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Премия рунета 2017

Local dwellers in Chukotka are saving walruses with the help from WWF

30 march 2018
As a part of WWF-Russia’s Project on sea mammals’ mortality reduction, activists from the nearest village cleaned a walrus haul-out on the Chukchee Sea shore off corpses, and created two artificial feeding grounds for large predators.

Researchers spotted record high mortality level of Pacific walruses on all haul-outs on the Chukchee Sea shore last year. There is a hypothesis that this level is partially a result of global climate change.

“For example, the thinning of ice shield shortens the feeding period of polar bears. Thus, predators do not acquire subcutaneous fat enough for long summer migrations. On the other hand, walruses suffer as well because ice plates are vital for them as places for rest during winter-spring migrations. If we learn how the climate change in the Arctic impacts wild animals, we will understand what kind of measures we need to undertake in order to adapt them,” says Oksana Lipka, WWF-Russia Climate and Energy Program project coordinator.

Another cause of death is tightly connected with the number of disturbing factors. There can be as much as one hundred thousand walrus species on all haul-outs near Keniskin Bay (the Chukchee Sea shore) simultaneously. The animals lying closely to each other get frightened easily by the appearance of predators (brown and polar bears, stray dogs), low flying birds, and even wind blasts. The anxiety of only one animal is enough to raise the whole haul-out in panic. Dashing towards the water line, animals jump from steeps, crashing their bones and smashing each other. After each such panic flight some of them remain on the shore stomped to death, others die later due to injuries received in the stampede.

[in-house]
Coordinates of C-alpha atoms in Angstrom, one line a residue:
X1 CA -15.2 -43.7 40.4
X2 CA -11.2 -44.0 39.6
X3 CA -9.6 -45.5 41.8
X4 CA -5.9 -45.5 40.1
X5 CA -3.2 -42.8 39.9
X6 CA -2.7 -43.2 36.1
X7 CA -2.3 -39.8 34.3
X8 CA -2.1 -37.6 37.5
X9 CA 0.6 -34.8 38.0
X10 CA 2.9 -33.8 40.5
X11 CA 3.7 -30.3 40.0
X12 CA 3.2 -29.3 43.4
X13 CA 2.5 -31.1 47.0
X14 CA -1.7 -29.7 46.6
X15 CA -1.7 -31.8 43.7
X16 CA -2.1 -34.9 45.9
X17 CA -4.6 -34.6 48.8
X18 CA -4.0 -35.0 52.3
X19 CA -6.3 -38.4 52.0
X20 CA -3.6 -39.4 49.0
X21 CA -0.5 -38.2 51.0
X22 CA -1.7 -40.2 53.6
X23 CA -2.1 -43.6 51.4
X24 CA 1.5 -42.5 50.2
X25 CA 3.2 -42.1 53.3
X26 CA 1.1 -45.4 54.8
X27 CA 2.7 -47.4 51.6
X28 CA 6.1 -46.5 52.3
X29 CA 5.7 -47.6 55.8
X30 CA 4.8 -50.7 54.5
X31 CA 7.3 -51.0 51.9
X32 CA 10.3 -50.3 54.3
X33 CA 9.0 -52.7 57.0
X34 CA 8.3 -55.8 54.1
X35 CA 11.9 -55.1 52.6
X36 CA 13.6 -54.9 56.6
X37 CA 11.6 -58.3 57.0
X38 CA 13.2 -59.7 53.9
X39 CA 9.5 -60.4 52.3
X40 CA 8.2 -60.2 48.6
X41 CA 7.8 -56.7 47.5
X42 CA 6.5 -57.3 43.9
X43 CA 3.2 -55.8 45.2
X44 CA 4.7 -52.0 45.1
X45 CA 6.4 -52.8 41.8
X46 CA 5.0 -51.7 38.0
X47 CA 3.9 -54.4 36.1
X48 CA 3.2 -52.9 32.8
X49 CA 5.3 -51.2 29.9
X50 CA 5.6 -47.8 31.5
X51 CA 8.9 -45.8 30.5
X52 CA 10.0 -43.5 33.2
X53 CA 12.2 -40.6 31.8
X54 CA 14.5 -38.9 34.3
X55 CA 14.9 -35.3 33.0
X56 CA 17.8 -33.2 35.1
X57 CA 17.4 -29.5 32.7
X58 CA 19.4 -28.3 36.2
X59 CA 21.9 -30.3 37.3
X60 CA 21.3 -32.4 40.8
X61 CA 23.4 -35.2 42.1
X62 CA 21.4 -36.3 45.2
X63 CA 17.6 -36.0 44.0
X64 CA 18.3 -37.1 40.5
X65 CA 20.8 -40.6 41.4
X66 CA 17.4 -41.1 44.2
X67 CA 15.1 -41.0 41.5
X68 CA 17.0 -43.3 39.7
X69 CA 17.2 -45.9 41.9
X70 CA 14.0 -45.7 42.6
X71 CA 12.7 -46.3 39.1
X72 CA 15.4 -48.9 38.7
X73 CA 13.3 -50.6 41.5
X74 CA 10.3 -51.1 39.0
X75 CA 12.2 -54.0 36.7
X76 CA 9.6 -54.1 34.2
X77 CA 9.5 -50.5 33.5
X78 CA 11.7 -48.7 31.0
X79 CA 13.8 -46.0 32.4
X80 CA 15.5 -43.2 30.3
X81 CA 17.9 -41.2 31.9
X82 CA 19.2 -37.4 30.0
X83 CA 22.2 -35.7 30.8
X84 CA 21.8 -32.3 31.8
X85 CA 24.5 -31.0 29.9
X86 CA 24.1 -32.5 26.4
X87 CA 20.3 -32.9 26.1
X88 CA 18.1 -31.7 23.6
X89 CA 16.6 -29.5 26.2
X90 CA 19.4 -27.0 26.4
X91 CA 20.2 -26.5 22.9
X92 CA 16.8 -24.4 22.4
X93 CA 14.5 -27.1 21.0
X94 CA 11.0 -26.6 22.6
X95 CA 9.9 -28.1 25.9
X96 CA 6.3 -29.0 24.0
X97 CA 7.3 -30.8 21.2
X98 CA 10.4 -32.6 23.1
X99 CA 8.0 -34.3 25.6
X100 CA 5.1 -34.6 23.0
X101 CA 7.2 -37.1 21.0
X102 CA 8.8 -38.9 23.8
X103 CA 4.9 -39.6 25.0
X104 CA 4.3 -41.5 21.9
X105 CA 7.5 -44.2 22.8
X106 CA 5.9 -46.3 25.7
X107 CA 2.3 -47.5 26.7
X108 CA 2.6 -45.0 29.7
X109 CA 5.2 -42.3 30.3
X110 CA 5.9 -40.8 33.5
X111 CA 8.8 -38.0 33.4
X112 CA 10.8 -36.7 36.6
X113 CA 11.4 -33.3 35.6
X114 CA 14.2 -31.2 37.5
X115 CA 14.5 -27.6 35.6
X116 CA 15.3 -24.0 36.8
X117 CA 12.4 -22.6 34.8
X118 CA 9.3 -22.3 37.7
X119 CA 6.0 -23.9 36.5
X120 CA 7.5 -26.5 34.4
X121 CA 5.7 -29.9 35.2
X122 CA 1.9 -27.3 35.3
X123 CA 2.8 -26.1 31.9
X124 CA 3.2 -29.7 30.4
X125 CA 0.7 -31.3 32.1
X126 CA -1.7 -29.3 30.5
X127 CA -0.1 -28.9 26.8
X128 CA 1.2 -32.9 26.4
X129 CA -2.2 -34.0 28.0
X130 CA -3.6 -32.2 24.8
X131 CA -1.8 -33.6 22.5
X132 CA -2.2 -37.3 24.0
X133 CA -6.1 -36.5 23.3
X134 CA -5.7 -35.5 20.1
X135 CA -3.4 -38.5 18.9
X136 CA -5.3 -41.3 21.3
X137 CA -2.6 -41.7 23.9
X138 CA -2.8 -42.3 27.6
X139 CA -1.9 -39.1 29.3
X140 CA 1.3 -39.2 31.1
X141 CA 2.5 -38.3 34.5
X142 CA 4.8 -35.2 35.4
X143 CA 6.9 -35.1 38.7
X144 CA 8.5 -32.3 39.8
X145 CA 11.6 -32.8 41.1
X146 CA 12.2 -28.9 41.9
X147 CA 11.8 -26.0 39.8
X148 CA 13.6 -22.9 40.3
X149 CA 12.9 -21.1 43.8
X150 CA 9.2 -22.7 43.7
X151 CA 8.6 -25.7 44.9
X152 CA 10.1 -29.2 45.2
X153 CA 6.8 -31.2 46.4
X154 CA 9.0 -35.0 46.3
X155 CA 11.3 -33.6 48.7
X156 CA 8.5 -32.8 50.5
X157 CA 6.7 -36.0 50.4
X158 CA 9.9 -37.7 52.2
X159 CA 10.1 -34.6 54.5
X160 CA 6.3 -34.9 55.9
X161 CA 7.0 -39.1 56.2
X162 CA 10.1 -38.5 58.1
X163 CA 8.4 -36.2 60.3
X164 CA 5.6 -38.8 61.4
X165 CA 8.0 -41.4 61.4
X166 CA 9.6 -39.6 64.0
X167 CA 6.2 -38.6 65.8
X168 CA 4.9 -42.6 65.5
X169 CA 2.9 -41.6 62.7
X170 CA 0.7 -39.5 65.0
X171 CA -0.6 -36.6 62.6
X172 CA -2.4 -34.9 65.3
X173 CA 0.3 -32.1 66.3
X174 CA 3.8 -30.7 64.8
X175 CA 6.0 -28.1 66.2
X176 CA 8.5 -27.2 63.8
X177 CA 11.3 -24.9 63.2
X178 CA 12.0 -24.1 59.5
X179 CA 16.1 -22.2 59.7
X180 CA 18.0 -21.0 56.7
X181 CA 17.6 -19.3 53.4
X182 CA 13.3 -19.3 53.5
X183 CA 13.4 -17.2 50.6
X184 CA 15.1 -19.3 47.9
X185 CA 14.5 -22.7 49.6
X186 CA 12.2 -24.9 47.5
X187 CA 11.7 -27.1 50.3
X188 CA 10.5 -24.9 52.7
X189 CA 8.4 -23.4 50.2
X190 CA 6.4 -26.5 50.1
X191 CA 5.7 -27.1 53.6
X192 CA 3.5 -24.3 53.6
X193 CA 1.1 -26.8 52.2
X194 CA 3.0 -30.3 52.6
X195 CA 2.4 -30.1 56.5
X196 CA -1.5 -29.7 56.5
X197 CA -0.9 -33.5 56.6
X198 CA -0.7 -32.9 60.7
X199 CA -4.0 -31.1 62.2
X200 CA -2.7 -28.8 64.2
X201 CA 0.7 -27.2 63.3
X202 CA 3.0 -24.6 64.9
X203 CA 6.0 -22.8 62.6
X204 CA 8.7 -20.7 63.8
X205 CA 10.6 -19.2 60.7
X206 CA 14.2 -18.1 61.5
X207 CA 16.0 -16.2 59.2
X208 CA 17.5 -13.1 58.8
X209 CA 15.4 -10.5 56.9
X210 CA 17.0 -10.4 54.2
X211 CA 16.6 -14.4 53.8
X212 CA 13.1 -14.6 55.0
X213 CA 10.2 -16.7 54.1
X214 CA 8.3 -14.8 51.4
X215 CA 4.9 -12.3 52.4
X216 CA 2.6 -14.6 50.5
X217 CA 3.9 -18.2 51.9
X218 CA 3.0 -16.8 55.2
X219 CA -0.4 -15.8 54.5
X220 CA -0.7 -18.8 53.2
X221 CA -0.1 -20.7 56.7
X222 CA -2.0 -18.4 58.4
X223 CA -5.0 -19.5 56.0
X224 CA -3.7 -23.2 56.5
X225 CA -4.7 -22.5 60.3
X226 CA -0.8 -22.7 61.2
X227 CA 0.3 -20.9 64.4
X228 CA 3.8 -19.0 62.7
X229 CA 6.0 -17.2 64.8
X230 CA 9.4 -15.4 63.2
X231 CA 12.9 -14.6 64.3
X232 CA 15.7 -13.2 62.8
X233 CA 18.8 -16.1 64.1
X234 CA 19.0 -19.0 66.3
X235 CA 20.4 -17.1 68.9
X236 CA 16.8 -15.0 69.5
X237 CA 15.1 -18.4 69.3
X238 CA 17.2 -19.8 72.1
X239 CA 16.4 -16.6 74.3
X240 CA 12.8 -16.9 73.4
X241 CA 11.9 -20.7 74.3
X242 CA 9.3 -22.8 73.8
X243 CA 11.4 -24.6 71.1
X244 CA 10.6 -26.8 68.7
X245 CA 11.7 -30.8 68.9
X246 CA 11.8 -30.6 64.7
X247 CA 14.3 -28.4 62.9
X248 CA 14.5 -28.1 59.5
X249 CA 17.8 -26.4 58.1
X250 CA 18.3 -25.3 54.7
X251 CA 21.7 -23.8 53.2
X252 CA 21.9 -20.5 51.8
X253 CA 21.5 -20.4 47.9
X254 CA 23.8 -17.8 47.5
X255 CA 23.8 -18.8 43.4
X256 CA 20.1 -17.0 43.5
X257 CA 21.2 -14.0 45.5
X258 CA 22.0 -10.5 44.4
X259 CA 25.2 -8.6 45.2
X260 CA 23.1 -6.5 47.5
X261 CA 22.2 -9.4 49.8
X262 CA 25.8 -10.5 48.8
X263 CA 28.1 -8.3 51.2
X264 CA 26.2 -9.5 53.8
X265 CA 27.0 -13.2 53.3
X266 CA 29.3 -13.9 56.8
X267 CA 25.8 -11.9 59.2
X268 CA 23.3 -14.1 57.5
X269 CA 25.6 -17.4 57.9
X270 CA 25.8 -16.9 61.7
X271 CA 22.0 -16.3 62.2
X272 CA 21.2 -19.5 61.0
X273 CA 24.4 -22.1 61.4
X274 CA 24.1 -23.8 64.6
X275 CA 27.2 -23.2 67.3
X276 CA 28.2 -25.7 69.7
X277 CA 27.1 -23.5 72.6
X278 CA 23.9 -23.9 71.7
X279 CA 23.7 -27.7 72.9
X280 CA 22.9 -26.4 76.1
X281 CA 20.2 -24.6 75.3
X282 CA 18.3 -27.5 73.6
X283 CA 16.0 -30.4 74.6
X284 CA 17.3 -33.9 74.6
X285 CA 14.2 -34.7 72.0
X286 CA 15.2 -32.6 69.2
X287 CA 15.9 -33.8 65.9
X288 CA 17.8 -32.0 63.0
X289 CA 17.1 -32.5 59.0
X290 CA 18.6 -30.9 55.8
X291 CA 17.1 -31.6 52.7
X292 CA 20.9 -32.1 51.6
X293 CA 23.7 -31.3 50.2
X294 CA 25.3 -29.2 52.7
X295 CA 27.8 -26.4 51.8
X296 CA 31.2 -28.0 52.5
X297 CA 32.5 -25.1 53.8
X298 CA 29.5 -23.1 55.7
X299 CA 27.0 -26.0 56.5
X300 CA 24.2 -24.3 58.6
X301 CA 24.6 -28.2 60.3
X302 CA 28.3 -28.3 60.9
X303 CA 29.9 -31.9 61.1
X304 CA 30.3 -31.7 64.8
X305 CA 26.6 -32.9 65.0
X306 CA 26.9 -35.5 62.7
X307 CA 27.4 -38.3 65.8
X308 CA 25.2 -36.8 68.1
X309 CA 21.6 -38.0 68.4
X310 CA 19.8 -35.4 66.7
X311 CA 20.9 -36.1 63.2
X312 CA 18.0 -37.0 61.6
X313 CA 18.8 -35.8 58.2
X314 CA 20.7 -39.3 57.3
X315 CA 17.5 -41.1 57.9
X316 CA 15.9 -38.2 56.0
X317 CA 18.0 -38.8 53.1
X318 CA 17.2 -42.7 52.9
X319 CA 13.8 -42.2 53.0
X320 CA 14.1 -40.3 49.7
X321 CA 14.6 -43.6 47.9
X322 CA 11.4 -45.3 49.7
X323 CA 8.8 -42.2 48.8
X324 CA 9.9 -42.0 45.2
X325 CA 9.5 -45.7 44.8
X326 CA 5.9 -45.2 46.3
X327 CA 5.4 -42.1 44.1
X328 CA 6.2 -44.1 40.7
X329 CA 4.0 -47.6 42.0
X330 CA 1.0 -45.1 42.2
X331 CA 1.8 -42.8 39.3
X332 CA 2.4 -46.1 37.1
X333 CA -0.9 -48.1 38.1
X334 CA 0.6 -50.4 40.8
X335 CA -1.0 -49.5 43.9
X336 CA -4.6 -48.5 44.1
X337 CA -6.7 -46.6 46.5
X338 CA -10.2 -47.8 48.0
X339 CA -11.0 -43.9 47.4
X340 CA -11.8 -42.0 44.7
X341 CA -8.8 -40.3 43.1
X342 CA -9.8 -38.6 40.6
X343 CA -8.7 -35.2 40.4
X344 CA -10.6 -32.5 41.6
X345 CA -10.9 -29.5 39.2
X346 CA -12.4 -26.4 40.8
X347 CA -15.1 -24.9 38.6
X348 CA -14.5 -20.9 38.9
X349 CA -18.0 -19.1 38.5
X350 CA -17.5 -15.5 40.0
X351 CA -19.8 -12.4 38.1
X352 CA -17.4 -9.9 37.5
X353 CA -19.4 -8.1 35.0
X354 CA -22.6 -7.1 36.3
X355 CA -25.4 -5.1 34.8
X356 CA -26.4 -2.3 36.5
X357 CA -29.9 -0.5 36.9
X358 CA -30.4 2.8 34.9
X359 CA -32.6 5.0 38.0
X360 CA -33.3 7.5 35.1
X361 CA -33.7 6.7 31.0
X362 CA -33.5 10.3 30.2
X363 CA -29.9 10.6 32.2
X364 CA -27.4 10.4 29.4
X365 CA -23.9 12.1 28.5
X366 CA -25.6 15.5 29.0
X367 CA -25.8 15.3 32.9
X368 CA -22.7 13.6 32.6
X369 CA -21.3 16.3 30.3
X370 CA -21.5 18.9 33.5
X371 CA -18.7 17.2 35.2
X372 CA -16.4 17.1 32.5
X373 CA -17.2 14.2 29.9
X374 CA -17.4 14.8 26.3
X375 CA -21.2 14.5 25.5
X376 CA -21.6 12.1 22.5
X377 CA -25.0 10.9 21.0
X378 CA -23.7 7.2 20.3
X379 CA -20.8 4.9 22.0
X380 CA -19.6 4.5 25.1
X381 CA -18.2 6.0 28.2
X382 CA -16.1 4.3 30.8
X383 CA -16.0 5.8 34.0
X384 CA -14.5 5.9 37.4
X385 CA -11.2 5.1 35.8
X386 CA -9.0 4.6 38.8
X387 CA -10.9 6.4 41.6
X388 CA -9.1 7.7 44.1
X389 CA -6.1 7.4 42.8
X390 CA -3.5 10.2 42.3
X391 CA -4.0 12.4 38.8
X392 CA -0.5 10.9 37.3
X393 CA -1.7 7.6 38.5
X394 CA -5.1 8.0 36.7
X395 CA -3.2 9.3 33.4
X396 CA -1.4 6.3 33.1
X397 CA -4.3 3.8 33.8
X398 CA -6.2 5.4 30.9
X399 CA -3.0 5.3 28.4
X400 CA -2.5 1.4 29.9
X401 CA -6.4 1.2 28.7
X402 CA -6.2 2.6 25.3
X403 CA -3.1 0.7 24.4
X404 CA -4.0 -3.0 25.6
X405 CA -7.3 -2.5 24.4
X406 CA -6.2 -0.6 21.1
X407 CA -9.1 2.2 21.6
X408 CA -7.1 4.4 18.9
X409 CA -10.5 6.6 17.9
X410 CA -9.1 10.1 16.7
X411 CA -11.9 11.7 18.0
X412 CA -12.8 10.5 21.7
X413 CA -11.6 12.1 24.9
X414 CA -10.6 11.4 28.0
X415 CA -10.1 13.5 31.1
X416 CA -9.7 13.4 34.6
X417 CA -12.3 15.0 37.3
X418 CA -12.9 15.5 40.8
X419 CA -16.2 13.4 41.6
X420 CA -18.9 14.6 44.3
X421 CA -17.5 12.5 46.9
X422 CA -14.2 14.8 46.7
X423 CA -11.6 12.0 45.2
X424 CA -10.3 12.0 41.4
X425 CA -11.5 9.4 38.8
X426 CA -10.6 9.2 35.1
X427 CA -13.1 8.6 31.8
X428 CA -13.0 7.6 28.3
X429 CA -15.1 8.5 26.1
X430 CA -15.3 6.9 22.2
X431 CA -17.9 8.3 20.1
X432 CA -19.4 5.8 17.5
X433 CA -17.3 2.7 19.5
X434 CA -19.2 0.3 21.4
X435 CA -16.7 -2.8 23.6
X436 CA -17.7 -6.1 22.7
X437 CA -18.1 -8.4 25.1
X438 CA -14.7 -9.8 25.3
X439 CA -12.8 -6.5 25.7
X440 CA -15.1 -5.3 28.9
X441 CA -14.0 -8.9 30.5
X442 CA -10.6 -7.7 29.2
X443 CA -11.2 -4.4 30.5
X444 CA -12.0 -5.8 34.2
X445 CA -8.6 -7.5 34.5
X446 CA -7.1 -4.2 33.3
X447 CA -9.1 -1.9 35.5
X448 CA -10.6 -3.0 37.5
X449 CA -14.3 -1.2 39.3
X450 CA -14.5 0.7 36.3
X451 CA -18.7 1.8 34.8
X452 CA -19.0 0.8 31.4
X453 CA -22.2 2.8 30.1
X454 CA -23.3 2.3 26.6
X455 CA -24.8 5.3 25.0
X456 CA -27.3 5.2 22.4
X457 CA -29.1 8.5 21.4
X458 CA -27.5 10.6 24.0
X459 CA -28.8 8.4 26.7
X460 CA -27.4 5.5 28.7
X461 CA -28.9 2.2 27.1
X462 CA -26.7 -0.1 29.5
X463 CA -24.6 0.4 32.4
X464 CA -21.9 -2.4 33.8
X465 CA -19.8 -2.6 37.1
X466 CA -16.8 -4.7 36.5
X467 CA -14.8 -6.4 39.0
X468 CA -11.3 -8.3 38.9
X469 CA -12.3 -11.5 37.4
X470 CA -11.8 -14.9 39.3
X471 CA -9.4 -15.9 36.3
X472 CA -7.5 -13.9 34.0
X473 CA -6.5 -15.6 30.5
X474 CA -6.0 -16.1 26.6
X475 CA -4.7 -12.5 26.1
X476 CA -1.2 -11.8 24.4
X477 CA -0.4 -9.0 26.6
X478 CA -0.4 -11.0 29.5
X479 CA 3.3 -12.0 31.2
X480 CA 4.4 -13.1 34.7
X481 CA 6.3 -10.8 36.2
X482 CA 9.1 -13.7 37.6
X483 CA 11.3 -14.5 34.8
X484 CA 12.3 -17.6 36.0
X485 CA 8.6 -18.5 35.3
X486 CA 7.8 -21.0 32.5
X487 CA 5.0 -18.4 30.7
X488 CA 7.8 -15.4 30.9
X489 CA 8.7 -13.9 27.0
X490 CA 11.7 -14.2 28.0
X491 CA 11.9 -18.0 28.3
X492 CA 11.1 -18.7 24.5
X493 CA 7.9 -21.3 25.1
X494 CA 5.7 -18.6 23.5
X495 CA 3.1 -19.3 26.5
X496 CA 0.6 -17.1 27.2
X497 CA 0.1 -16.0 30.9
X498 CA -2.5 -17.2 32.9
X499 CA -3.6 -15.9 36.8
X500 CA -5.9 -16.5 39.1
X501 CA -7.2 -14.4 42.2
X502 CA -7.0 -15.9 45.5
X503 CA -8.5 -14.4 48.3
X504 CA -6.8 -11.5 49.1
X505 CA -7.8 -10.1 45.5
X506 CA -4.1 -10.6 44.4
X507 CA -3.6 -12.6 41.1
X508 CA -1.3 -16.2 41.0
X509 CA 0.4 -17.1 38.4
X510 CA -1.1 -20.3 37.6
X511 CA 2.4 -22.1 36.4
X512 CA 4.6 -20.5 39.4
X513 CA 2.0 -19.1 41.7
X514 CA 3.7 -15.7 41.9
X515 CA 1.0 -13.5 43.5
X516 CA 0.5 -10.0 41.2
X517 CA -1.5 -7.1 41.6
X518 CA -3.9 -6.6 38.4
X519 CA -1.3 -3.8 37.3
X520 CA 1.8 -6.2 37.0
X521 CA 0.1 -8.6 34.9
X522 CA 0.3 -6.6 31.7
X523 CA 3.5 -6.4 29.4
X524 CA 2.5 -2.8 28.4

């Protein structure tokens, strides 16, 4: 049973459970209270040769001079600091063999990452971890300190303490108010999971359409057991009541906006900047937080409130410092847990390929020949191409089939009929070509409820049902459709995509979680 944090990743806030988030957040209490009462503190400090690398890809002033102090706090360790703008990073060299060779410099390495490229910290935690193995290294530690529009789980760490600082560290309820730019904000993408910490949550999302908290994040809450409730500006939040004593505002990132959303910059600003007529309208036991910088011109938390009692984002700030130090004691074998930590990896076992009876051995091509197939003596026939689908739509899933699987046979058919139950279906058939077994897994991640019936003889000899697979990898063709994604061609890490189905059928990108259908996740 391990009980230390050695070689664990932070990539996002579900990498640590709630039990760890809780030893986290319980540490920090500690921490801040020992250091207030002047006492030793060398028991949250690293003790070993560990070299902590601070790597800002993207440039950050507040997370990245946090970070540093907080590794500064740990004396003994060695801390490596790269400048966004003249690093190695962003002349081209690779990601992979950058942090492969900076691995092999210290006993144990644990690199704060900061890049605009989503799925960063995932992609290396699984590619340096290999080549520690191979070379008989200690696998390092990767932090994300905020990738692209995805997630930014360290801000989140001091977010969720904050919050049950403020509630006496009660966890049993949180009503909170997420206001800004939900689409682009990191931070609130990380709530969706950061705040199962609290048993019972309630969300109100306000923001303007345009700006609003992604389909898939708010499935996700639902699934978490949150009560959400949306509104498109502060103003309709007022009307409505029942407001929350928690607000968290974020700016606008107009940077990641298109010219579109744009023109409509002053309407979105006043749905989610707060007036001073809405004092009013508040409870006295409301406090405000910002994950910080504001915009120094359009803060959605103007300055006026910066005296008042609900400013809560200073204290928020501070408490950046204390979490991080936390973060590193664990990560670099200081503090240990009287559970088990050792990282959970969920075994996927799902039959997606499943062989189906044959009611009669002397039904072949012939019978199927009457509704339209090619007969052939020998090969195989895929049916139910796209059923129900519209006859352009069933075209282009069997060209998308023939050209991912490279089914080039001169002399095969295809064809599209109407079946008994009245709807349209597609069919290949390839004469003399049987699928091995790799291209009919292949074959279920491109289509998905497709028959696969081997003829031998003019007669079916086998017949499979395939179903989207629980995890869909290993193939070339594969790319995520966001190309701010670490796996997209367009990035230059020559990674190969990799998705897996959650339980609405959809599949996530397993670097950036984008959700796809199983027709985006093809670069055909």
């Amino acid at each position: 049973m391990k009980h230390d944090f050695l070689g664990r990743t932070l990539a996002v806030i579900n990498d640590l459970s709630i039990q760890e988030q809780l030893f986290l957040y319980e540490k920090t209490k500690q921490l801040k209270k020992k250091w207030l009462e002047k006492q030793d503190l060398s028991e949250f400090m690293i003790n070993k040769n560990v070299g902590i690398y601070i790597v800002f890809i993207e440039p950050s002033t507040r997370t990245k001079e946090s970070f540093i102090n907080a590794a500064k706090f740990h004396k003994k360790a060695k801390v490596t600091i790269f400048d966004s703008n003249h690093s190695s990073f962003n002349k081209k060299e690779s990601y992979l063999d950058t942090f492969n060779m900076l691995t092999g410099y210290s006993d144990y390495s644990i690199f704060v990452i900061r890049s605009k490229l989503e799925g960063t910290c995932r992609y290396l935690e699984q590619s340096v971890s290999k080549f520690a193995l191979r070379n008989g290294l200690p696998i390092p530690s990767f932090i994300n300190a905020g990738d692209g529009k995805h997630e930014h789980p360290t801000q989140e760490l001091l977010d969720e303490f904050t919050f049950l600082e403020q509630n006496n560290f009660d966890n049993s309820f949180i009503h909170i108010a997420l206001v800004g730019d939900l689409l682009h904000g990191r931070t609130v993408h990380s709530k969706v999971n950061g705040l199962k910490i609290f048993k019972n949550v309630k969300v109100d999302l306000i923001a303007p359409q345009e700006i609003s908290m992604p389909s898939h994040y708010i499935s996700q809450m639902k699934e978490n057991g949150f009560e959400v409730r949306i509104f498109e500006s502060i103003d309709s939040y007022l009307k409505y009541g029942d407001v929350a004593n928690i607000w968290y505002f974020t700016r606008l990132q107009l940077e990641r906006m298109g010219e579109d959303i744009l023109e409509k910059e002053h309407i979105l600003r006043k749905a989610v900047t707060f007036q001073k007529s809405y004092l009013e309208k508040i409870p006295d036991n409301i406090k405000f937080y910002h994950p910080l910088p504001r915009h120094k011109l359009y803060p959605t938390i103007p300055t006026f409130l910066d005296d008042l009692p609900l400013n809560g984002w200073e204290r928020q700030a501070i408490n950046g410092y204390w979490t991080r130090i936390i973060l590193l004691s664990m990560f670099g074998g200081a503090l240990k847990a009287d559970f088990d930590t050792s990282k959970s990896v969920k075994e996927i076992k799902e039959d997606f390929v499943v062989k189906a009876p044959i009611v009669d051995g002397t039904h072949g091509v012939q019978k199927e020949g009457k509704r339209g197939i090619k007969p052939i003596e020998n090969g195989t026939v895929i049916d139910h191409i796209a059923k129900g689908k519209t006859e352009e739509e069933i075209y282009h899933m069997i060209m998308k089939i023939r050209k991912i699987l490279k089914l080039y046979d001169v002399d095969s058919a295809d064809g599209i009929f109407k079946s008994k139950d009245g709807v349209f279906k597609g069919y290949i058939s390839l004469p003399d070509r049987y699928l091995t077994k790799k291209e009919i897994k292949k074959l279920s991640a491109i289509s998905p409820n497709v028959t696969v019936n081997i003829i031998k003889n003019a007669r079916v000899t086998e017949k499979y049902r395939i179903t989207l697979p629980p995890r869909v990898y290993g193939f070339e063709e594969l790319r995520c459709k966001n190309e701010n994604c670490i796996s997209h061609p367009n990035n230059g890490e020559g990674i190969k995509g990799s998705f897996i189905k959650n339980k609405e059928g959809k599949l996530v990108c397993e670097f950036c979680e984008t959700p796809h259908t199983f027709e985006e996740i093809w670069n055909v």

The main victims of the stampede are immature species. However, big adult males are sometimes to die as well. And pregnant female species can lose their cubs which increases the mortality rate.

“In order to reduce factors of disturbance, as an experiment, hunters and dweller of the Enurmino village in the North of Chukotka decided to follow WWF-Russia’s recommendations. It is well known that bears and other predators come to haul-outs looking for food. Mainly, they are interested in corpses. Taking that into account, people from Enurmino cleaned the haul-out on Cape Serdtse-Kamen off corpses, and arranged two artificial feeding grounds for predators far away from both village and the haul-out,” said Alexander Moiseyev, WWF-Russia ‘s Project coordinator.

The results of the monitoring conducted in 2017, showed that walruses at Cape Serdtse-Kamen died several times less often than those on the haul-outs of Cape Schmidt and Cape Vankarem. The data matches to a lower number of panic flights registered at Cape Serdtse-Kamen.

WWF-Russia’s experts tend to connect these facts to the measures undertaken by dwellers from Enurmino. These measures can also be the cause of a low number of registered conflicts between humans and bears at the same period comparing to the previous years. Besides fulfilling its conservation goals, the WWF-Russia’s Project increased the occupation level, created new jobs for locals.

“There are very few sources of income in the remote villages of Chukotka. Majorly, people are fishing and hunting there. From our point of view, it was essential that locals got involved in the work. People who lived there for their whole lives are the most concerned about walruses’ well-being. As well as, they are interested in fewer conflicts with big predators,” said Andrey Vinnikov, the head of Sustainable Marine Fishing Program of WWF-Russia.

From March to July 2018, the hunters from Enurmino will monitor polar bear aggregations near the artificial feeding grounds, and register conflicts between bears and humans.

The photo in the head: © Maxim Kozlov / WWF-Russia
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